for Team Canada at the 2018 World Junior Championships will be tested mightily
in the coming seasons.
Philadelphia has youngsters Joel Farabee (22), Morgan Frost
(23), Noah Cates (23) and Owen Tippett (23) up front as the team’s first wave of youth. Bobby Brink was a second-round pick in
2019, and he got some NHL action last season, but surgery to repair a torn hip
labrum will have him out until December.
They drafted forward Cutter Gauthier fifth
overall this year, but he’ll need a season or so before becoming an everyday
Defense is where things get a little murky. 2019 first-round
pick Cam York is starting his year in the AHL once again, and past first-rounders
Travis Sanheim (26) and Ivan Provorov (25) are in their mid-20s. Undrafted 22-year-old
Egor Zamula cracked the blue line out of camp this year, but we’ll have to see
what his NHL impact can be.
Patience is necessary
in Philly. A rebuild was likely overdue there, but at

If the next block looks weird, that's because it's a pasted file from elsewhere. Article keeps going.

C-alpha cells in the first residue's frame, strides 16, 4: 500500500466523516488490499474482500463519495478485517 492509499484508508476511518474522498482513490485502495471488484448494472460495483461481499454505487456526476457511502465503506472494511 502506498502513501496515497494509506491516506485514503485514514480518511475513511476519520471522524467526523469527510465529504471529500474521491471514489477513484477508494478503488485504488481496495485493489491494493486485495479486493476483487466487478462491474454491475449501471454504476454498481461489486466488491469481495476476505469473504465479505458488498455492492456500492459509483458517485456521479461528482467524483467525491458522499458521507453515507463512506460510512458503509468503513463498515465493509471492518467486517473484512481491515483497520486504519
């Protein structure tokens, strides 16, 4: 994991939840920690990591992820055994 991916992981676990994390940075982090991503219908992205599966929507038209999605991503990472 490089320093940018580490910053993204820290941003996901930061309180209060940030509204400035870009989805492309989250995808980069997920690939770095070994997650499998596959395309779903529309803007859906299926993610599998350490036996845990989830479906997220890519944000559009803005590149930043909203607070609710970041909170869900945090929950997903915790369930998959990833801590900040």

least it’s underway.
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Elias Pettersson is superb, but the Canucks need more and better youth (Photo: Curtis Comeau/Icon Sportswire via Getty Images)
The Vancouver Canucks are in limbo because they still haven’t decided whether they’re in or out on committing to a
rebuild. For now, they’ve got a young roster and will try to
figure it out on the fly. But their past moves to keep up—trading for a declining Oliver Ekman-Larsson on a big contract comes to mind—are hamstringing their ability to build into the future.
When they selected Jonathan Lekkerimäki in the most recent draft, he became their first opening-round pick since 2019, when they picked
Vasili Podkolzin 10th. They also landed Nils Höglander that
year in the second round. And that’s been one of their better drafts in the
past 10 years.
They’ve done mostly well with their first-round picks. Quinn
Hughes in 2018, Elias Pettersson in 2017, Brock Boeser in 2015 and Bo Horvat
in 2013 were all big winners and have helped give the Canucks a solid core to
But they’ve drafted poorly beyond the first round, leaving them with a severe lack of depth coming up through the minors. That
means they’ve had to try to fill in the gaps via trades or free agents. That way of
team building has gotten much more difficult due to the flat-lining of the salary cap.
Now Vancouver is stuck in a spot where it has all those
outstanding first-rounders but hasn’t taken a big step forward with them. The
pressure is on to get it together—and fast. They’re young, but
they need a lot of help.